Following his meeting, Mr. Yadav tweeted: “CAFMD will provide both countries an opportunity to renew collaborations on climate change while addressing financing aspects and deliver climate finances primarily as grants and concessional finance as envisaged under the Paris Agreement.”

A key mission of Mr. Kerry is to build global support for ‘Net Zero’, or carbon neutrality, which is when more carbon is sucked out from the atmosphere or prevented from being emitted than what a country emits and is critical to ensuring that the planet doesn’t heat up an additional half a degree by 2100.

“We have to reach a net zero global standard by 2050. This is not a matter of politics or ideology but one of arithmetic and physics,” said Mr. Kerry.

A major theme building ahead of the climate talks in Glasgow, Scotland, this November is the question of how many nations can commit to a net zero target and by when. A little over 120 countries have committed, with varying degrees of firmness, to reaching carbon neutrality by 2050. Five countries have net zero pledges set for after 2050, including Australia and Singapore, which haven’t set a firm target yet.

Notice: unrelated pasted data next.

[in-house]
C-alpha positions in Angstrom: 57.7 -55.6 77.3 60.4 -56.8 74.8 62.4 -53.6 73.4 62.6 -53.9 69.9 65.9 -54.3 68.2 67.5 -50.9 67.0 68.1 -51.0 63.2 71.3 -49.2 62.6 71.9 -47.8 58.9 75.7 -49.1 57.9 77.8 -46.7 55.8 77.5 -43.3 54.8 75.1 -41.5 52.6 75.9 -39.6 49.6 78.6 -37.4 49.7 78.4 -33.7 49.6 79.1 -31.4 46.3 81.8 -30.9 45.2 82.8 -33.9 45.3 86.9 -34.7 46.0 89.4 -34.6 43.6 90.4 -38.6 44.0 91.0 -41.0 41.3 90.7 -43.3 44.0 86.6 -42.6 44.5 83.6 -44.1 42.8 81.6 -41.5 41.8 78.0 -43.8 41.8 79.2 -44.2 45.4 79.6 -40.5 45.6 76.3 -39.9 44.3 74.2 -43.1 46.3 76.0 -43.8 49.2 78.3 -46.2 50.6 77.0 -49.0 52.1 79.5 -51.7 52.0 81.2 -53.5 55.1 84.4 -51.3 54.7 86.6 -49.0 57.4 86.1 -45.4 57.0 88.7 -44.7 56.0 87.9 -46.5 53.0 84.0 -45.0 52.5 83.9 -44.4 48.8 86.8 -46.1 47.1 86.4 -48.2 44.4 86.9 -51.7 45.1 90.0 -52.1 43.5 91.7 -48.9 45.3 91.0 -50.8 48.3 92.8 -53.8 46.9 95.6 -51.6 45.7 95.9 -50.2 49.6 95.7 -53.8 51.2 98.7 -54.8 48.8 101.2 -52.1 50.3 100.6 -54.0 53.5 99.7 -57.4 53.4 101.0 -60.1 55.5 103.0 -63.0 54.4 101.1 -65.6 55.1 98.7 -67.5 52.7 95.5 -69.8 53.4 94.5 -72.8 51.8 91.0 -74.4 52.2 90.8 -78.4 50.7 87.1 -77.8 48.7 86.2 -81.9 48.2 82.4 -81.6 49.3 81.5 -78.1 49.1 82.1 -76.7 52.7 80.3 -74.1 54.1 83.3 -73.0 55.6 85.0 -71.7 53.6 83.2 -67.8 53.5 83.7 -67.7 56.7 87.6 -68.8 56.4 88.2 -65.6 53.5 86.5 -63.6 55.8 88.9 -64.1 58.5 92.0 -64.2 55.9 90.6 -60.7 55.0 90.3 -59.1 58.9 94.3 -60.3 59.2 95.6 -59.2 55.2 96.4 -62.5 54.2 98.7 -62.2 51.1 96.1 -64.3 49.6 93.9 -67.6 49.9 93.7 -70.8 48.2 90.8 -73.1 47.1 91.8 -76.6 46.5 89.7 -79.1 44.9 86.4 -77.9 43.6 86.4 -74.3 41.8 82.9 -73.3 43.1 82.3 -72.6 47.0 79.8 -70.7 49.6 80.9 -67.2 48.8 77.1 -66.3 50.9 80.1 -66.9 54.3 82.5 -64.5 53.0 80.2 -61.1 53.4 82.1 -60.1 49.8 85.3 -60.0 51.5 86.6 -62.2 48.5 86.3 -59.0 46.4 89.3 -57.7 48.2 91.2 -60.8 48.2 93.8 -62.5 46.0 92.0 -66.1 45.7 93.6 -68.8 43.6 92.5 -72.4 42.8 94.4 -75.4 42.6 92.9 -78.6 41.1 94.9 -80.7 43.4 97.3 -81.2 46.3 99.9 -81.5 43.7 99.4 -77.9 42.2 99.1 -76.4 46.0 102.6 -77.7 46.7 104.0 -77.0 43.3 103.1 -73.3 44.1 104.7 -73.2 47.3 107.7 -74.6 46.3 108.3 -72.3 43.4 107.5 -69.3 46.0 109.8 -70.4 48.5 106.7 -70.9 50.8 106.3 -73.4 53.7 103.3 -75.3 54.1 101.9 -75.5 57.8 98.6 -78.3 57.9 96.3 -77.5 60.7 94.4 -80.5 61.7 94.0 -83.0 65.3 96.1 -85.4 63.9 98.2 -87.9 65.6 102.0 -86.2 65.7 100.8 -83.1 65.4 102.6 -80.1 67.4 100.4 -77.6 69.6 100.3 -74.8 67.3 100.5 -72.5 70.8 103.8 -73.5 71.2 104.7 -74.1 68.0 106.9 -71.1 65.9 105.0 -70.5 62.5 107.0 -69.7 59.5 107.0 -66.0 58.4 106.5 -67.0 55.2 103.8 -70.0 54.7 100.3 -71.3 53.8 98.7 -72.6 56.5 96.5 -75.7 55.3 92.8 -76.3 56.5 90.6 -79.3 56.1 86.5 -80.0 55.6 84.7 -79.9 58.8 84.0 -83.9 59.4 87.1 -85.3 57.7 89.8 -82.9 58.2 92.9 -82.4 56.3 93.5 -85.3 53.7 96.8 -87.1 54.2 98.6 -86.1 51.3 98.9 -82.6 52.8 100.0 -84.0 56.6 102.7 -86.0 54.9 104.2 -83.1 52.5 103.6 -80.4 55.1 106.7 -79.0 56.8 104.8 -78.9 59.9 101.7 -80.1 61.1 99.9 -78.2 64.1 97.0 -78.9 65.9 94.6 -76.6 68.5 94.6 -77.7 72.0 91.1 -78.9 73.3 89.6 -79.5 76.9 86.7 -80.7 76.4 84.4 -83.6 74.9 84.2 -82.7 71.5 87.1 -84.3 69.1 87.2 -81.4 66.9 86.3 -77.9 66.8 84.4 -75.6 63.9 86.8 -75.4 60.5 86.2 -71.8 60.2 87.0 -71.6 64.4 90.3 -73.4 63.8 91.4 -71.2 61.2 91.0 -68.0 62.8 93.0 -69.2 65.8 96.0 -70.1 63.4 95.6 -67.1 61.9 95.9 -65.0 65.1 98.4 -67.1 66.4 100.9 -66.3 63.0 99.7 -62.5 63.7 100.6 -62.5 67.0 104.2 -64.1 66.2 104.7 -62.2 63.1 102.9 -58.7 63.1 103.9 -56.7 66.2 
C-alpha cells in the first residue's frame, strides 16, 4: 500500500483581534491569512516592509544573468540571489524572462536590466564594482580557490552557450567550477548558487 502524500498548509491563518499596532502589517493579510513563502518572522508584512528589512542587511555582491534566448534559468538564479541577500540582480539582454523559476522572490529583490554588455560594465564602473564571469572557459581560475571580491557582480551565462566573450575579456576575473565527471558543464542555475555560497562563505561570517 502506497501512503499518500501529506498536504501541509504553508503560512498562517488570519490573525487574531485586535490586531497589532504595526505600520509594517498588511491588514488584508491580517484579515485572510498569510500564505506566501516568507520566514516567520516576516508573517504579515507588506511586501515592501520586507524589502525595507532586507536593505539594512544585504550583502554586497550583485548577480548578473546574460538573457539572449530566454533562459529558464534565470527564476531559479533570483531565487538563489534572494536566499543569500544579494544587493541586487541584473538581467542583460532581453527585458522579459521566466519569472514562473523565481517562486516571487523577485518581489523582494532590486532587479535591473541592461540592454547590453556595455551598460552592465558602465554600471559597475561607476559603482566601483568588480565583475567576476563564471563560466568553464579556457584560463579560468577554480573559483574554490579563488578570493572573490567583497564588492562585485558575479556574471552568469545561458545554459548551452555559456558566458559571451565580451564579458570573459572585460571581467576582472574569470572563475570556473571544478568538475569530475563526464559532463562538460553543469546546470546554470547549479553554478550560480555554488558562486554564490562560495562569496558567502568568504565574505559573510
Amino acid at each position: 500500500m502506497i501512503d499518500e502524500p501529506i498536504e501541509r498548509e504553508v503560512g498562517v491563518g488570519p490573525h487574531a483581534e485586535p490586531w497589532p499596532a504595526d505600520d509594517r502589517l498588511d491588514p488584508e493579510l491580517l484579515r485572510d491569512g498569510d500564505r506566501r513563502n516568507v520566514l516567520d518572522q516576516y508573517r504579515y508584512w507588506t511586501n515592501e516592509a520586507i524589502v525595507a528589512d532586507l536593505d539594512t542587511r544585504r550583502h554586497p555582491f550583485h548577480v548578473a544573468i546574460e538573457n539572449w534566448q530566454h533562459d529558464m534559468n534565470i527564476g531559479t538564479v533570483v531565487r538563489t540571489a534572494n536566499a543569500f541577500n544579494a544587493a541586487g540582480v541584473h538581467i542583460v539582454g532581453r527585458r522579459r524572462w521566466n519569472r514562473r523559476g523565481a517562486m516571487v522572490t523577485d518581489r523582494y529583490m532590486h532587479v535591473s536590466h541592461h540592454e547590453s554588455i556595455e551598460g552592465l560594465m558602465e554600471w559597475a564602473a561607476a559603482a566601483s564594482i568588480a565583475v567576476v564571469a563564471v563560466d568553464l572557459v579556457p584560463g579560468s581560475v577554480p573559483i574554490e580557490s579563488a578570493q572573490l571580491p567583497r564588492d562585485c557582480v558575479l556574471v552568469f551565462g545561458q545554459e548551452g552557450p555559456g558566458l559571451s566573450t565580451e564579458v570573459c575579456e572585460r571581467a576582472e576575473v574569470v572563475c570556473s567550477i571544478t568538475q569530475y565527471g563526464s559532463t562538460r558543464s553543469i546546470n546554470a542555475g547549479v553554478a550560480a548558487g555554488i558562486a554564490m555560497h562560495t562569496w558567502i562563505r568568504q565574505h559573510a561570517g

The United States has set a target of halving pollution by 2030 from 2005 levels towards the net zero target. President Joe Biden has also committed to phasing out the use of fossil fuel by 2035 for power generation.

India has so far abstained from committing to a net zero goal but is on a climate pathway that is compatible with keeping global temperatures to below 2C by the end of the century. On the other hand, current commitments by the U.S. and Europe, according to analysts T. Jayaraman and Tejal Kanitkar, see them occupy more than their fair share of the current available carbon budget given their historical emissions.

India has reportedly installed 100GW of renewable energy and committed to 175GW by 2022, nearly 100GW of which will come from solar power.

Mr. Kerry also called upon Power minister, R.P. Singh and External Affairs Minister, S. Jaishankar.